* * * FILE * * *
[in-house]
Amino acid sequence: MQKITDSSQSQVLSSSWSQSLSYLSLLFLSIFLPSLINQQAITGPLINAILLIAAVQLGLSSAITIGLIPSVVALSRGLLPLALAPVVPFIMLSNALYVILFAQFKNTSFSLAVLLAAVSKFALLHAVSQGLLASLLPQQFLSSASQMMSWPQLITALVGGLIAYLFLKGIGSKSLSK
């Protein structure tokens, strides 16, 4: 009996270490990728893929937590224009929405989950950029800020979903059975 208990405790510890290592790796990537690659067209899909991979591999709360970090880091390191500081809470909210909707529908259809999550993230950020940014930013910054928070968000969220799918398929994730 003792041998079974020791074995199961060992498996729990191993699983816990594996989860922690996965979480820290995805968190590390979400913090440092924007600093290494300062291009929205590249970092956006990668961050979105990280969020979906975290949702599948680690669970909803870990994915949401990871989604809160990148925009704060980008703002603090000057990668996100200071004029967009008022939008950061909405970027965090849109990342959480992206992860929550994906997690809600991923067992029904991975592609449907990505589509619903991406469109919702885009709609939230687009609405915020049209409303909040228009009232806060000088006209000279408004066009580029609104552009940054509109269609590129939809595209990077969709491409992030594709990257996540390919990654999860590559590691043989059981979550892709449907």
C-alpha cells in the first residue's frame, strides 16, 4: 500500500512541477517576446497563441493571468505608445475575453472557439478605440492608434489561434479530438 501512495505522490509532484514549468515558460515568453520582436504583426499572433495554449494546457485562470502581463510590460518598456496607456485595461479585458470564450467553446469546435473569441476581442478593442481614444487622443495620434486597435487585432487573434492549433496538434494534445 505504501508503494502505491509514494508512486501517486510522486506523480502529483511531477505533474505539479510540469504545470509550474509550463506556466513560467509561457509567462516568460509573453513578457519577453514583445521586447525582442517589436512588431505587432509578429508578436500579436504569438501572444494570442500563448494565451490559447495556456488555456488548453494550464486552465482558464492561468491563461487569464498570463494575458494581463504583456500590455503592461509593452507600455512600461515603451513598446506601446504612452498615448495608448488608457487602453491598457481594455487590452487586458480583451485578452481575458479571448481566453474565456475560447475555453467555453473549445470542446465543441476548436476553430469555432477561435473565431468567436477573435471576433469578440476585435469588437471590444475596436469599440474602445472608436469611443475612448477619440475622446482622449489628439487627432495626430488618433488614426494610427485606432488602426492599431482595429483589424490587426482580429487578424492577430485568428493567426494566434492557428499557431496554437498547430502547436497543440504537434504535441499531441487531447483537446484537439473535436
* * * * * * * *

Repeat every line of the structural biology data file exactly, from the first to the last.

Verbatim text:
[in-house]
Amino acid sequence: MQKITDSSQSQVLSSSWSQSLSYLSLLFLSIFLPSLINQQAITGPLINAILLIAAVQLGLSSAITIGLIPSVVALSRGLLPLALAPVVPFIMLSNALYVILFAQFKNTSFSLAVLLAAVSKFALLHAVSQGLLASLLPQQFLSSASQMMSWPQLITALVGGLIAYLFLKGIGSKSLSK
């Protein structure tokens, strides 16, 4: 009996270490990728893929937590224009929405989950950029800020979903059975 208990405790510890290592790796990537690659067209899909991979591999709360970090880091390191500081809470909210909707529908259809999550993230950020940014930013910054928070968000969220799918398929994730 003792041998079974020791074995199961060992498996729990191993699983816990594996989860922690996965979480820290995805968190590390979400913090440092924007600093290494300062291009929205590249970092956006990668961050979105990280969020979906975290949702599948680690669970909803870990994915949401990871989604809160990148925009704060980008703002603090000057990668996100200071004029967009008022939008950061909405970027965090849109990342959480992206992860929550994906997690809600991923067992029904991975592609449907990505589509619903991406469109919702885009709609939230687009609405915020049209409303909040228009009232806060000088006209000279408004066009580029609104552009940054509109269609590129939809595209990077969709491409992030594709990257996540390919990654999860590559590691043989059981979550892709449907």
C-alpha cells in the first residue's frame, strides 16, 4: 500500500512541477517576446497563441493571468505608445475575453472557439478605440492608434489561434479530438 501512495505522490509532484514549468515558460515568453520582436504583426499572433495554449494546457485562470502581463510590460518598456496607456485595461479585458470564450467553446469546435473569441476581442478593442481614444487622443495620434486597435487585432487573434492549433496538434494534445 505504501508503494502505491509514494508512486501517486510522486506523480502529483511531477505533474505539479510540469504545470509550474509550463506556466513560467509561457509567462516568460509573453513578457519577453514583445521586447525582442517589436512588431505587432509578429508578436500579436504569438501572444494570442500563448494565451490559447495556456488555456488548453494550464486552465482558464492561468491563461487569464498570463494575458494581463504583456500590455503592461509593452507600455512600461515603451513598446506601446504612452498615448495608448488608457487602453491598457481594455487590452487586458480583451485578452481575458479571448481566453474565456475560447475555453467555453473549445470542446465543441476548436476553430469555432477561435473565431468567436477573435471576433469578440476585435469588437471590444475596436469599440474602445472608436469611443475612448477619440475622446482622449489628439487627432495626430488618433488614426494610427485606432488602426492599431482595429483589424490587426482580429487578424492577430485568428493567426494566434492557428499557431496554437498547430502547436497543440504537434504535441499531441487531447483537446484537439473535436